For more information, contact Myristol Enterprises LLC, PO Box 157, Dennis, TX 76439 (800)525-8602 or go to or



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☛ Nixall® partners up for retired racehorse project 1-16-16

Posted by on Jan 16, 2016 in BREAKING NEWS, HEALTH AND WEALTH, WHO, WHAT & WHERE | 0 comments


Press Release
Jan. 16, 2016

Nixall, the leading equine health product with a natural Vet Response line, announced today they have partnered with The Thoroughbred Racing Dues to benefit the Retired Racehorse Project (RRP).  RRP is a project dedicated to the makeover of retired racehorses.


“Sustaining the life and health of these tremendous athletes is just a natural extension of our commitment to Animal Wellness here at Nixall®,” said Cap Briant, CEO of Nixall.


Nixall®, known for their natural Vet Response line, boasts rave reviews from trainers, handlers and veterinarians as well as riders and owners nationwide. Nixall® and The Racing Dudes both have an extreme passion for the equine world and are teaming up to raise money for the RRP’s efforts to help thoroughbreds find a new life after racing.


The Racing Dudes will be promoting Nixall’s product line to the horse racing world as the “Official horse health product of the Thoroughbred Racing Dudes“, and both companies will be providing 3% each of equine directed sales, totaling 6% back to the Retired Racehorse Project.


The Racing Dudes operate a nationally recognized web site that covers all aspects of Thoroughbred horse racing. caters to horseplayers and fans of all skill levels with valuable content that includes free picks for all thoroughbred race tracks, handicapping products, news stories, race previews and a weekly podcast called “Blinkers Off”.


“We became interested in Nixall because the products are awesome. We are beyond excited to partner with our first horse health care company, while also supporting the Retired Racehorse Project. For us, it’s an opportunity to give back to a great cause while exposing the racing world to Nixall’s natural approach to equine health. The Retired Racehorse Project is something that is very important to not only us, but the industry as a whole,” said Racing Dude’s,  Jared Welch and Aaron Halterman.



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☛ Congress passes AHC priority bills 1-5-16




Press Release from American Horse Council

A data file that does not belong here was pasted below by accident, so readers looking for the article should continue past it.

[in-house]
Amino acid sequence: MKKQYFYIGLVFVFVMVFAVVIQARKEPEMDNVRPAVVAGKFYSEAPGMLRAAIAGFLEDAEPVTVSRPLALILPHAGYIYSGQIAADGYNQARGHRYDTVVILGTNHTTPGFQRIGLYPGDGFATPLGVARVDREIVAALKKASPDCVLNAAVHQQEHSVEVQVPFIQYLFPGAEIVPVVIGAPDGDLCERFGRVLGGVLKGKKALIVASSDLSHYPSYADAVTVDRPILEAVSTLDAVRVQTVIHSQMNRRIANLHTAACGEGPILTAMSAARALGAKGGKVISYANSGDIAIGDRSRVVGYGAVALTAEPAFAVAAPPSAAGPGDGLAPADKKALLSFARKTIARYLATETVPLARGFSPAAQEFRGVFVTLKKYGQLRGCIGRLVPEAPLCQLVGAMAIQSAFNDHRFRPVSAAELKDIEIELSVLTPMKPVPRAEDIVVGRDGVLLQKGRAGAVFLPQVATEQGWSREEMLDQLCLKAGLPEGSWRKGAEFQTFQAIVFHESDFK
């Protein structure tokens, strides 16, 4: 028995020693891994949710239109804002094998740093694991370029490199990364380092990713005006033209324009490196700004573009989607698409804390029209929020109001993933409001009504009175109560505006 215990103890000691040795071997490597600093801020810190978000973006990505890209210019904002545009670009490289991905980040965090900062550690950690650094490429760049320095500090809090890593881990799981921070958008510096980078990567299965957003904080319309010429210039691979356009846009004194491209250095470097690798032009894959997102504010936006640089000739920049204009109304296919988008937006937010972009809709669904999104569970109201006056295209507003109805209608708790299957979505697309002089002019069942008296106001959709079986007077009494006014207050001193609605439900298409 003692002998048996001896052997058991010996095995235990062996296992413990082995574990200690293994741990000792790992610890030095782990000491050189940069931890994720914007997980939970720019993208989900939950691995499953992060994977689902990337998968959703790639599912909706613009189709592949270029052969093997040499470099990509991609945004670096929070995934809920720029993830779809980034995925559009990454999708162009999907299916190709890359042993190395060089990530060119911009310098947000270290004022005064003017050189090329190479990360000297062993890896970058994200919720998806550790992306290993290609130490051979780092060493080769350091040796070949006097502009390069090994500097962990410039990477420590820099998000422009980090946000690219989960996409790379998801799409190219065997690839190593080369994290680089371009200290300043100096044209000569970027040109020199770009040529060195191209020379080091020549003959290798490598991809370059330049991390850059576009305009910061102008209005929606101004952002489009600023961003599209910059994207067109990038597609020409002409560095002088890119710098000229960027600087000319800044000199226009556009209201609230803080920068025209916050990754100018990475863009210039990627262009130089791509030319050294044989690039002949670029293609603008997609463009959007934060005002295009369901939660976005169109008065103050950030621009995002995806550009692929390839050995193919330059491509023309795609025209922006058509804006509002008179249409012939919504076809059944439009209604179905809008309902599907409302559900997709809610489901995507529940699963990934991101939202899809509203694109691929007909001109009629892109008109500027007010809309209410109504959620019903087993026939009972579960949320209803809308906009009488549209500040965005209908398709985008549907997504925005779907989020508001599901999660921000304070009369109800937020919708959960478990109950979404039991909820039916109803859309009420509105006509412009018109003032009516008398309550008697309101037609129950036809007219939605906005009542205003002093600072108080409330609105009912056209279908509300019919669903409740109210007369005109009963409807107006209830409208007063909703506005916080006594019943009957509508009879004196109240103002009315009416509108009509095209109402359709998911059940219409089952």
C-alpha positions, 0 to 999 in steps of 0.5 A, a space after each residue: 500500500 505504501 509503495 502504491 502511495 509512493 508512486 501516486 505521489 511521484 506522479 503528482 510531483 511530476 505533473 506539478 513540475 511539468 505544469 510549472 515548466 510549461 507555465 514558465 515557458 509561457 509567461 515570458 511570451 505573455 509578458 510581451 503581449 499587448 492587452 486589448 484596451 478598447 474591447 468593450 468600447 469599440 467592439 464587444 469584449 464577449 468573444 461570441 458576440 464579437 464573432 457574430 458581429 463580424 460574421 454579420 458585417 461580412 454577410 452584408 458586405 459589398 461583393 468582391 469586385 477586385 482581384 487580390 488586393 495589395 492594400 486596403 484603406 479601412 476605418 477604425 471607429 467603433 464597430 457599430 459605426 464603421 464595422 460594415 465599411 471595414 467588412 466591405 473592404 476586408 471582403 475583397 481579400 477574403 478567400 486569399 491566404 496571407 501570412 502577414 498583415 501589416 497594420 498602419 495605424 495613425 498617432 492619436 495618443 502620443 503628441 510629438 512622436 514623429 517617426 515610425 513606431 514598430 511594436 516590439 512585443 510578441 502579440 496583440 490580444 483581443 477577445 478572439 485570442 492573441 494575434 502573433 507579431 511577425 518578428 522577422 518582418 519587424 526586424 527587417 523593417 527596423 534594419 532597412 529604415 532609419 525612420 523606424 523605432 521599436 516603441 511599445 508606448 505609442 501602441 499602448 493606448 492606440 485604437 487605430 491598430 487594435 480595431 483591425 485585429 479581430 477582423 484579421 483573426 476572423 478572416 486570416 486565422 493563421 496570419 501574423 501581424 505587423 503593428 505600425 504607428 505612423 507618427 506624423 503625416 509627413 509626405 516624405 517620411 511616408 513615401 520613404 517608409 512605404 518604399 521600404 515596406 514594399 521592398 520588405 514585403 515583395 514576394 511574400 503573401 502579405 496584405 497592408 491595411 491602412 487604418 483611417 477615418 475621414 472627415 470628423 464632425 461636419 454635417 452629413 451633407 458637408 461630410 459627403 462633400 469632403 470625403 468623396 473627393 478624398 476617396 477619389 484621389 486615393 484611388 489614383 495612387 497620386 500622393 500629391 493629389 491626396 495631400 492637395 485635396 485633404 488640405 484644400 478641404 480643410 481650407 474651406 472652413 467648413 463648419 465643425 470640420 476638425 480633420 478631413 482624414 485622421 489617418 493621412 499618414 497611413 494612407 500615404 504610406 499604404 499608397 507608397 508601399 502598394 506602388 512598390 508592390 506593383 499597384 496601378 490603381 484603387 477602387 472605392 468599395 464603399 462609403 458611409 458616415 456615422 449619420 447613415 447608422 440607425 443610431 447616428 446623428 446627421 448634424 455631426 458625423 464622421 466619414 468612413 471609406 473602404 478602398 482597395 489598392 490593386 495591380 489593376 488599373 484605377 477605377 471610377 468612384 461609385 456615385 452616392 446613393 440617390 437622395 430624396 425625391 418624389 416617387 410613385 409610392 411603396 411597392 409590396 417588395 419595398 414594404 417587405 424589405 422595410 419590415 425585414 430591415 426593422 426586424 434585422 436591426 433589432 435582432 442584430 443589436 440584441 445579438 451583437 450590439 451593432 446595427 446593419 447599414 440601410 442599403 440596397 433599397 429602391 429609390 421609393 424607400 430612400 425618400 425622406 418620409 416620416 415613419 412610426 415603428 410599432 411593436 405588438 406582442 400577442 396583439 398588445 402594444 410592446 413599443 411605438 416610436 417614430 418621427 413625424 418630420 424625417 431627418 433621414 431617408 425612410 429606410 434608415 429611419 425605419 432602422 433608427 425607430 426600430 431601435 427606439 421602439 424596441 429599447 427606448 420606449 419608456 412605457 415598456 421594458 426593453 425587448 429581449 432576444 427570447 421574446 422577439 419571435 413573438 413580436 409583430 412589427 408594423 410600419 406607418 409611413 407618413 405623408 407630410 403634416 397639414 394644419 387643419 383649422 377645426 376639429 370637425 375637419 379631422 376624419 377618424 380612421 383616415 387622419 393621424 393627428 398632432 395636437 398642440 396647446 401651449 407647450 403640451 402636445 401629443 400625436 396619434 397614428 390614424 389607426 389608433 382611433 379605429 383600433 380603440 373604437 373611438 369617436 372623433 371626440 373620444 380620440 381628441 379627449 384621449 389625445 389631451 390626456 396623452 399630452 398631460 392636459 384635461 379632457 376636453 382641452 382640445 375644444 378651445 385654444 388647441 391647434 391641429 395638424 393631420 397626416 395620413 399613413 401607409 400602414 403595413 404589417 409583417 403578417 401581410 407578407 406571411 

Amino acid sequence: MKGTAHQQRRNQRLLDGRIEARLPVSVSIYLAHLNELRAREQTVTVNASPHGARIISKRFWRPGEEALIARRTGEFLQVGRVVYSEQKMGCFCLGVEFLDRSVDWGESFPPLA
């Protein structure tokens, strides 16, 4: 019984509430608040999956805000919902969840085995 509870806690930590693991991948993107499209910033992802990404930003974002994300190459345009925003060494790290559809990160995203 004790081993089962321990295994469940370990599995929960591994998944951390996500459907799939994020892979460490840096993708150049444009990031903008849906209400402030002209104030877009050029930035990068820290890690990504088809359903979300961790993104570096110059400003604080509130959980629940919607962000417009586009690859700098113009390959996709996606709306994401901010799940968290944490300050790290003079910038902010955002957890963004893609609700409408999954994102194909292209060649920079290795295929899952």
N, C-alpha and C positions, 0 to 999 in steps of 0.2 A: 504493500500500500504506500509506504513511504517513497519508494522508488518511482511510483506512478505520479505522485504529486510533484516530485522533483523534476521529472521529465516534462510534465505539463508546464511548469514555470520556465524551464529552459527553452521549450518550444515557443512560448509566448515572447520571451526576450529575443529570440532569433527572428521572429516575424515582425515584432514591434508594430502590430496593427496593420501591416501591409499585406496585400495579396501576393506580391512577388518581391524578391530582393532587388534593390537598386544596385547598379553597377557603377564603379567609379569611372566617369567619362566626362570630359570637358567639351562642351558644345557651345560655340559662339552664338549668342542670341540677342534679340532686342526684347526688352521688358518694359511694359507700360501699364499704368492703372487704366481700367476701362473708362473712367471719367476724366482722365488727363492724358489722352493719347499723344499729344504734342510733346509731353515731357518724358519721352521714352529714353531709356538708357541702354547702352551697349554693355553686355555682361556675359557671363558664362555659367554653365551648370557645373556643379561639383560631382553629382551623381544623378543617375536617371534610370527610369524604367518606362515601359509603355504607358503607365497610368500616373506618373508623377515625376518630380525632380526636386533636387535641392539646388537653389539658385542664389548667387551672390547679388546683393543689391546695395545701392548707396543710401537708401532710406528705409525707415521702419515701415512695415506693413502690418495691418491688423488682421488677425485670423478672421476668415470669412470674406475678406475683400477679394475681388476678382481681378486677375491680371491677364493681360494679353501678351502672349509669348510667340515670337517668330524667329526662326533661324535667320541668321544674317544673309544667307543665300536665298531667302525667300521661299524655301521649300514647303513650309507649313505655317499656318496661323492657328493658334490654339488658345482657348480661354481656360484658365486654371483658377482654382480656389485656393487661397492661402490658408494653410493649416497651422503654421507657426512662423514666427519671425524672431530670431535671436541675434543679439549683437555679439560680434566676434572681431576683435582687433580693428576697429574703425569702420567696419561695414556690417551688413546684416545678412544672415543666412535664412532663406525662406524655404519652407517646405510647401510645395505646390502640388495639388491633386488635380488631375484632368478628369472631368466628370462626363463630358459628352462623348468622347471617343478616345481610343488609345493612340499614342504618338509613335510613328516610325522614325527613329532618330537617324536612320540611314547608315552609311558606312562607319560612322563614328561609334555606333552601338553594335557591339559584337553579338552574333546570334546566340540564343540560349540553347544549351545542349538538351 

Jan. 5, 2016

 The 114th Congress, though it started with the partisan gridlock that has become the new normal in Washington, ended the year with a burst of productivity by passing several major pieces of legislation including a tax extender bill, an omnibus appropriations bill, and a five year highway bill.  Each of these bills includes provisions favorable to the overall horse industry that have been priorities for the American Horse Council.


In addition, other bills championed by the AHC have seen Congressional action and could be passed with enough industry support in the second session of this Congress which adjourns in December.


“The AHC works on a diverse set of issues that impact the horse industry, often over the course of several years. For this reason it’s not every day that we see several AHC priorities pass Congress in the span of a month,” said AHC president Jay Hickey.    “These three bills included tax provisions, guest worker reforms, and trail programs that will benefit the racing, showing, and recreational segments of the industry.”


The Tax Extender bill, called the Protecting Americans from Tax Hikes Act of 2015, reinstates three-year-depreciation for all race horses for two more years. It also increases the Section 179 business expense deduction back to $500,000 and makes this provision permanent.  The bill restores bonus depreciation for qualifying new property, including assets used in the horse business, such as horses and other equipment, purchased and placed in service during 2015 through 2019.   The bill also restores and makes permanent favorable tax treatment for land donated for conservation purposes, particularly land donated by farmers and ranchers, like horse owners and breeders.